The Road Ready Truck Driver Resume

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The last thing they’ll teach you in CDL schools is how to write a resume that will showcase your talents while putting a spotlight on you that will outshine the competition. Don’t sell yourself short! Give yourself that competitive edge you deserve by learning to craft the perfect trucking resume. You might not think you need one, but you never know when it just might help you quickly land your dream driving job down the road in the life.

First thing’s first, you want to remember to include some vital information. The major traits you want to capitalize on are which kind of certified license you have, your positive safety record, and your healthy physical exam results. These parts are extremely important to an employer seeking a qualified driver.

What is a career objective? A career object is a sentence that essentially lets the hiring manager know why you are the best fit for the particular job or company. You can write something like “Dry Haul Driver with over 4 years experience with zero accidents. Possesses a Class A License.” See, it’s easy and gets the basic point across. Truth is, no one is going to want to read a novel. So keeping it short and directly to the point is best.

Professional Experience

You want to list your previous truck driving jobs listed in order starting with most recent or current employment and going back backwards. Here’s an example of how you want to write your experience:

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Notice that training employees, main tasks, and wide-variety of tasks are included? That’s because employers like employees that are able to carry out a wide range of skills so that you require less time-consuming training and are less likely to make mistakes on the job. Additionally, being able to train others is something that a hiring manager will love to catch on your resume. Being able to teach others means that not only are you very skilled in your role, but you’re trusted enough to train others, can work with colleagues well, and can save the company a lot of extra time.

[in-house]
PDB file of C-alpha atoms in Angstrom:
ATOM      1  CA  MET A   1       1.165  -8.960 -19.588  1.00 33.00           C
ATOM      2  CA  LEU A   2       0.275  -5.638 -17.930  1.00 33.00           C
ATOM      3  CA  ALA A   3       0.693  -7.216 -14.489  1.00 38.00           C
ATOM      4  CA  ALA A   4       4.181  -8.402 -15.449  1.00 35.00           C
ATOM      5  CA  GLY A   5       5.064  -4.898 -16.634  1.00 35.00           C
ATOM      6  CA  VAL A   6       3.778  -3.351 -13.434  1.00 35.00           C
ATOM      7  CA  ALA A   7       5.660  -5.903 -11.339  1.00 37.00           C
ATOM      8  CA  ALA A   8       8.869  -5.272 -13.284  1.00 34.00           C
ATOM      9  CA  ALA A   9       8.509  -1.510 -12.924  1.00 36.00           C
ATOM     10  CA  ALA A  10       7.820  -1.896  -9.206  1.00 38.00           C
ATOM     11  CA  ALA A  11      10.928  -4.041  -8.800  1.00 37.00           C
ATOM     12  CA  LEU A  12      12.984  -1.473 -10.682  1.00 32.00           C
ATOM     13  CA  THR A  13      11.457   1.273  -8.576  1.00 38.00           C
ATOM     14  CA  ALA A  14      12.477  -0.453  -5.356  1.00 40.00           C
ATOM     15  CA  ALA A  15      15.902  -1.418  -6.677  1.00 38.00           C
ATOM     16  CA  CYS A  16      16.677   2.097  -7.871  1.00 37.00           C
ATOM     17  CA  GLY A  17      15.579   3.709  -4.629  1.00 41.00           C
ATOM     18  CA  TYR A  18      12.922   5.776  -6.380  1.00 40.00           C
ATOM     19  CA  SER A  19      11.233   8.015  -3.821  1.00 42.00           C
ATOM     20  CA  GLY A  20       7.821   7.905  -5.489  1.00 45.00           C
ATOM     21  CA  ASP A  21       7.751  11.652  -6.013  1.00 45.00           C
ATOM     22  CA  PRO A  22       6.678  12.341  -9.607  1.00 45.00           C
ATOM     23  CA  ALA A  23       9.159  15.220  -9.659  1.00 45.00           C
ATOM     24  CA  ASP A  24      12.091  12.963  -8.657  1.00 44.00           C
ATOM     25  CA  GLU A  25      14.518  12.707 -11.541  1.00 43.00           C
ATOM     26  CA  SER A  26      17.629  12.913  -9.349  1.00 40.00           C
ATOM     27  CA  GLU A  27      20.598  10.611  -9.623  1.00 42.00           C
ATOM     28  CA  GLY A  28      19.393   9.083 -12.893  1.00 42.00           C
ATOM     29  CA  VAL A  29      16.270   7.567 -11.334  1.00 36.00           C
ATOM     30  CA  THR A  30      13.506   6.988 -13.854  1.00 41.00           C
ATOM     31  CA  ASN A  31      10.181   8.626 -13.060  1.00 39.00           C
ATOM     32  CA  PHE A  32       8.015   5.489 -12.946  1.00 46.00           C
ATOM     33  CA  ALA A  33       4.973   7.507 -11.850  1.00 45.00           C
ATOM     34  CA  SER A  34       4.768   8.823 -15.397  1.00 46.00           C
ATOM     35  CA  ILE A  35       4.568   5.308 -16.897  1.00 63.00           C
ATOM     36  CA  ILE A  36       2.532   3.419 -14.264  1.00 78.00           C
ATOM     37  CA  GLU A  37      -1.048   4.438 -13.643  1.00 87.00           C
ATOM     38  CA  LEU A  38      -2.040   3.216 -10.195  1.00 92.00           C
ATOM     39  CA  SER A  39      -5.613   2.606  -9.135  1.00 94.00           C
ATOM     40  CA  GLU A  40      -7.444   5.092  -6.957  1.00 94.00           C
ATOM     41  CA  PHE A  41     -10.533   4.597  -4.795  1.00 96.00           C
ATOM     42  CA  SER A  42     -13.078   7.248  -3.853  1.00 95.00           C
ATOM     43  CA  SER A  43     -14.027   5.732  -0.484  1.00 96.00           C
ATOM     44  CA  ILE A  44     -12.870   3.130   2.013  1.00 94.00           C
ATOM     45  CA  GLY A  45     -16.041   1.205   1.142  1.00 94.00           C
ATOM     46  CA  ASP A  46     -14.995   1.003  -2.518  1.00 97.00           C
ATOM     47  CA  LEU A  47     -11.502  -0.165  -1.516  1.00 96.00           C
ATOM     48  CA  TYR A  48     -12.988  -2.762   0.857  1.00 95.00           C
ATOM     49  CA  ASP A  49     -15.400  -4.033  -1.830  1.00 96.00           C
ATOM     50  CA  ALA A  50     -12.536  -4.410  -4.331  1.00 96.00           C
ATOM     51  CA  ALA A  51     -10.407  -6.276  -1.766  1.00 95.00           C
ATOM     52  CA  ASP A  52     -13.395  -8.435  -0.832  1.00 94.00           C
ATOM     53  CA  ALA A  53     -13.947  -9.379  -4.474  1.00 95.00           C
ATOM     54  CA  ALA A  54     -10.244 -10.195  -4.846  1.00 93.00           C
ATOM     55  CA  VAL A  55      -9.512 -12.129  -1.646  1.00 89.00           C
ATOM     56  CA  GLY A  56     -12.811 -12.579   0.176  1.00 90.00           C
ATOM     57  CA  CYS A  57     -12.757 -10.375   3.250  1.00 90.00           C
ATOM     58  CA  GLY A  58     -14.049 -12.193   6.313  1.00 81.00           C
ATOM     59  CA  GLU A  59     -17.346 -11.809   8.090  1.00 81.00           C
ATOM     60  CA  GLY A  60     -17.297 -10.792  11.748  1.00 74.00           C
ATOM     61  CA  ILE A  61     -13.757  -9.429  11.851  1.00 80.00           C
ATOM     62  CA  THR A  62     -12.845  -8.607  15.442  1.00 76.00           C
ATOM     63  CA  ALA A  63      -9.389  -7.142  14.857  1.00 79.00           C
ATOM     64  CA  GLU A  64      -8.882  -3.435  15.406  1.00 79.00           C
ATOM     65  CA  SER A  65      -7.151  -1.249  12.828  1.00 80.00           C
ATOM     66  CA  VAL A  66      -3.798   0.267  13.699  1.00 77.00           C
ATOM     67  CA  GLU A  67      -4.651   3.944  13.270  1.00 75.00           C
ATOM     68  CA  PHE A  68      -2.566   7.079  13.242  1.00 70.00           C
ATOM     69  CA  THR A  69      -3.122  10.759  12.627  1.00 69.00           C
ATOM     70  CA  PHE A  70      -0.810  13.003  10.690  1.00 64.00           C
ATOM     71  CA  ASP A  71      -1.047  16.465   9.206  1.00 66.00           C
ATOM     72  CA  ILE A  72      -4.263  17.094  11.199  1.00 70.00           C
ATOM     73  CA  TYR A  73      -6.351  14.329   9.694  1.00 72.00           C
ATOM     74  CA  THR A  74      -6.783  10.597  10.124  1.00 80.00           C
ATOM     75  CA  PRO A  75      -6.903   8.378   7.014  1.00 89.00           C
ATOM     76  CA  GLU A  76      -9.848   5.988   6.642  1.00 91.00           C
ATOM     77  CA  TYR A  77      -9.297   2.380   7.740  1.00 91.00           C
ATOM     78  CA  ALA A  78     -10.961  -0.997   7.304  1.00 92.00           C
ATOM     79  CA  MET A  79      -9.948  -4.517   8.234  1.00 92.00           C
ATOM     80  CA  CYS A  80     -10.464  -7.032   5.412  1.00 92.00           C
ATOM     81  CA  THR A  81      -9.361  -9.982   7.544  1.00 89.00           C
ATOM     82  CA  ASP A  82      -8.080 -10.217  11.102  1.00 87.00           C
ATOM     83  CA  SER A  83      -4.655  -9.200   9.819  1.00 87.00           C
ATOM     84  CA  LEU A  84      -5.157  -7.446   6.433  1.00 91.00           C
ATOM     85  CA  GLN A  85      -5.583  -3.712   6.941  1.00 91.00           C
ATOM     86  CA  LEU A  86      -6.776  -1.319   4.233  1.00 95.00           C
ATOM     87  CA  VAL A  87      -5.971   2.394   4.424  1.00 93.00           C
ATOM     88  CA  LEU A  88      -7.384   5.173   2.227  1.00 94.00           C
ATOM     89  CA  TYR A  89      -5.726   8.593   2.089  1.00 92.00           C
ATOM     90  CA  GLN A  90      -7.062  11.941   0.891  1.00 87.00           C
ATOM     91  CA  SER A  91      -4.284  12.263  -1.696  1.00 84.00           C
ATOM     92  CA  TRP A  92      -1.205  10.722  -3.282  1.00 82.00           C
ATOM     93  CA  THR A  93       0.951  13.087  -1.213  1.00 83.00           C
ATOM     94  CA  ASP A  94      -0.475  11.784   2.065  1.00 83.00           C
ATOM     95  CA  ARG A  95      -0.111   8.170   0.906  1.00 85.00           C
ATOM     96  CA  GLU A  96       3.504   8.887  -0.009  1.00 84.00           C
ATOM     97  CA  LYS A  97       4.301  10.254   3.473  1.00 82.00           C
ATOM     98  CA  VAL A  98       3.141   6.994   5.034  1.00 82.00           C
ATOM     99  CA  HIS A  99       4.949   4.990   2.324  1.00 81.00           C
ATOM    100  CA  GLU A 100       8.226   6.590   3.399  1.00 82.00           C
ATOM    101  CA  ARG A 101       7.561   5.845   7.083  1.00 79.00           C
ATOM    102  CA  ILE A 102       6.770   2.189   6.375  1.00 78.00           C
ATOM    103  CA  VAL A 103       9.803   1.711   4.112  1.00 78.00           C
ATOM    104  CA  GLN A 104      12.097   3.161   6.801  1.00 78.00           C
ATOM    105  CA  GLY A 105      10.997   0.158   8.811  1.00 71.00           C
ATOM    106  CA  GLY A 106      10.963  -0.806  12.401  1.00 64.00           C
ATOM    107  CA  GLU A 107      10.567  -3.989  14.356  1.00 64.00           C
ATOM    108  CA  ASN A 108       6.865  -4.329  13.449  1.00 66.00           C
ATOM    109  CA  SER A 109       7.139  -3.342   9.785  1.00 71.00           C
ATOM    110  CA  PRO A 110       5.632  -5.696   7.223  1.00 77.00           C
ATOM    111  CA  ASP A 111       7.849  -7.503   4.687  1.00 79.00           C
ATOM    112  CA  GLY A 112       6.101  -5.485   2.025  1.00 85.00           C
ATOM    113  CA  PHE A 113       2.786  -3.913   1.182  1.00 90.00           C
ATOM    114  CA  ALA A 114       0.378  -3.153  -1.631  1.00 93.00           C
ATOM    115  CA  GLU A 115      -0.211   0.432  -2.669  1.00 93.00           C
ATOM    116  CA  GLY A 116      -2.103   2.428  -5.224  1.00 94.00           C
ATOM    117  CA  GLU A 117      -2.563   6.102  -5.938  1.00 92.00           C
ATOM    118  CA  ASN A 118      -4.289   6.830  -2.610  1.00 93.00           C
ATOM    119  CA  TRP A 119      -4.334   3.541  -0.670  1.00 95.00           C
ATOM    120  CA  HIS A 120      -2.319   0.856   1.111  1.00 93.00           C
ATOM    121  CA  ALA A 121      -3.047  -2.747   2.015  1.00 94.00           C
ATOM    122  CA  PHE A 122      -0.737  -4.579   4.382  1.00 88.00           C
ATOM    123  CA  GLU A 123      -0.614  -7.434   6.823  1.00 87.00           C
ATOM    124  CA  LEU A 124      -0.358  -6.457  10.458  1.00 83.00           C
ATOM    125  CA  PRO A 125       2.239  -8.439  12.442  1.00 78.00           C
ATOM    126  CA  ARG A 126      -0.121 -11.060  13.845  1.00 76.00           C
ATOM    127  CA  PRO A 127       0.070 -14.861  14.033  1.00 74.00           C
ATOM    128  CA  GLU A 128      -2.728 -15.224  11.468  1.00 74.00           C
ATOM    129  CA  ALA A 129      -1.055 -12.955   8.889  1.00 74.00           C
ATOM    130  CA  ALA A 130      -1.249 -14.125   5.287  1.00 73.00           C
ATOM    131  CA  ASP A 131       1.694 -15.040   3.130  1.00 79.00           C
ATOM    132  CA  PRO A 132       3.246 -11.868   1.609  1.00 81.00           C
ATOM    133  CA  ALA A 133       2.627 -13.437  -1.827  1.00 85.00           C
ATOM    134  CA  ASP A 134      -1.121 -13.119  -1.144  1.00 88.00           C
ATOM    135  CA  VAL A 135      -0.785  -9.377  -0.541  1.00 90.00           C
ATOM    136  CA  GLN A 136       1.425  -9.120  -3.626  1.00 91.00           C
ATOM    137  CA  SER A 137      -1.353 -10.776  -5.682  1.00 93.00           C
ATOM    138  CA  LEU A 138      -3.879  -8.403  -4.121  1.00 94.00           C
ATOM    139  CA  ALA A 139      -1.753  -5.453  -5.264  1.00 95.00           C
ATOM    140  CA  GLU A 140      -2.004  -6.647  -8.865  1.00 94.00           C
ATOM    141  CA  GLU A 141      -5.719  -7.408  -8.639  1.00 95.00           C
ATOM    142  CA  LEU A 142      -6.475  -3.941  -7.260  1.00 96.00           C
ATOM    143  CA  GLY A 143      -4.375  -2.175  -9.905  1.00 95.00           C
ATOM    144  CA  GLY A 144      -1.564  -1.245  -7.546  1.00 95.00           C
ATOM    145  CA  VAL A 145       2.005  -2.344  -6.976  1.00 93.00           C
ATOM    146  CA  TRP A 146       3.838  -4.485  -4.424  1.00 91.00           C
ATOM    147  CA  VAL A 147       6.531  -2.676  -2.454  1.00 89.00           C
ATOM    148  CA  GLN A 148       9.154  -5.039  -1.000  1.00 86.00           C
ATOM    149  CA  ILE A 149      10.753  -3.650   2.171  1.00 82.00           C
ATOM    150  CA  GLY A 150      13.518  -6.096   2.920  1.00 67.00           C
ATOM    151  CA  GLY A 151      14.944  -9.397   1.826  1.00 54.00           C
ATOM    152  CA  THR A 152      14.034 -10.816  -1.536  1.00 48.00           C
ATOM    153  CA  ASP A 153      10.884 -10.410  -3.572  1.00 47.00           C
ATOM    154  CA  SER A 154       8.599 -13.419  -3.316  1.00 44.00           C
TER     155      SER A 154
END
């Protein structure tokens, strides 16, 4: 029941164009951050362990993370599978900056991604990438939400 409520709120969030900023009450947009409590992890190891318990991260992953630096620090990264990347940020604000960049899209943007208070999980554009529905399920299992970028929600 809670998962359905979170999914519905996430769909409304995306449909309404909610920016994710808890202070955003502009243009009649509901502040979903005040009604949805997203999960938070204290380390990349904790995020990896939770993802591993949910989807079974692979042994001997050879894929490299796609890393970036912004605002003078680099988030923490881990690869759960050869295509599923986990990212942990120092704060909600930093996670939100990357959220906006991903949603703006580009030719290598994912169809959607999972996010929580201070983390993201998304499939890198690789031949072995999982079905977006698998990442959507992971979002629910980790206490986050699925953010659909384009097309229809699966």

Also, take notice that each different part is written in bullet points as opposed to lengthy paragraphs (ain’t nobody got time for that!) Keep it short and sweet.

Adding Additional Skills or Strengths

There’s a lot more skills in the transportation industry needed besides just being able to steer a big rig. Believe it or not, showcasing math skills is a huge asset for your career because keeping your log book in good working order is super important. Another skill that will put you ahead of the pack is anything that has to do with being able to perform vehicular repairs. Anything like being able to change a tire, oil, or conduct any other mechanical task can potentially save the company a lot of missed time. Finally, it’s also surprisingly beneficial to allow potential employers that you are able to lift as well as successfully perform other physical activities. These are all things that can be included in an “Additional Skills” section.

Don’t Forget that Licensure!

Including education and your license information is something that you absolutely can’t forget on your resume.




Are we forgetting any additional tips for writing the perfect truck driver resume? Let us know!

Author: Hit The Road Jack

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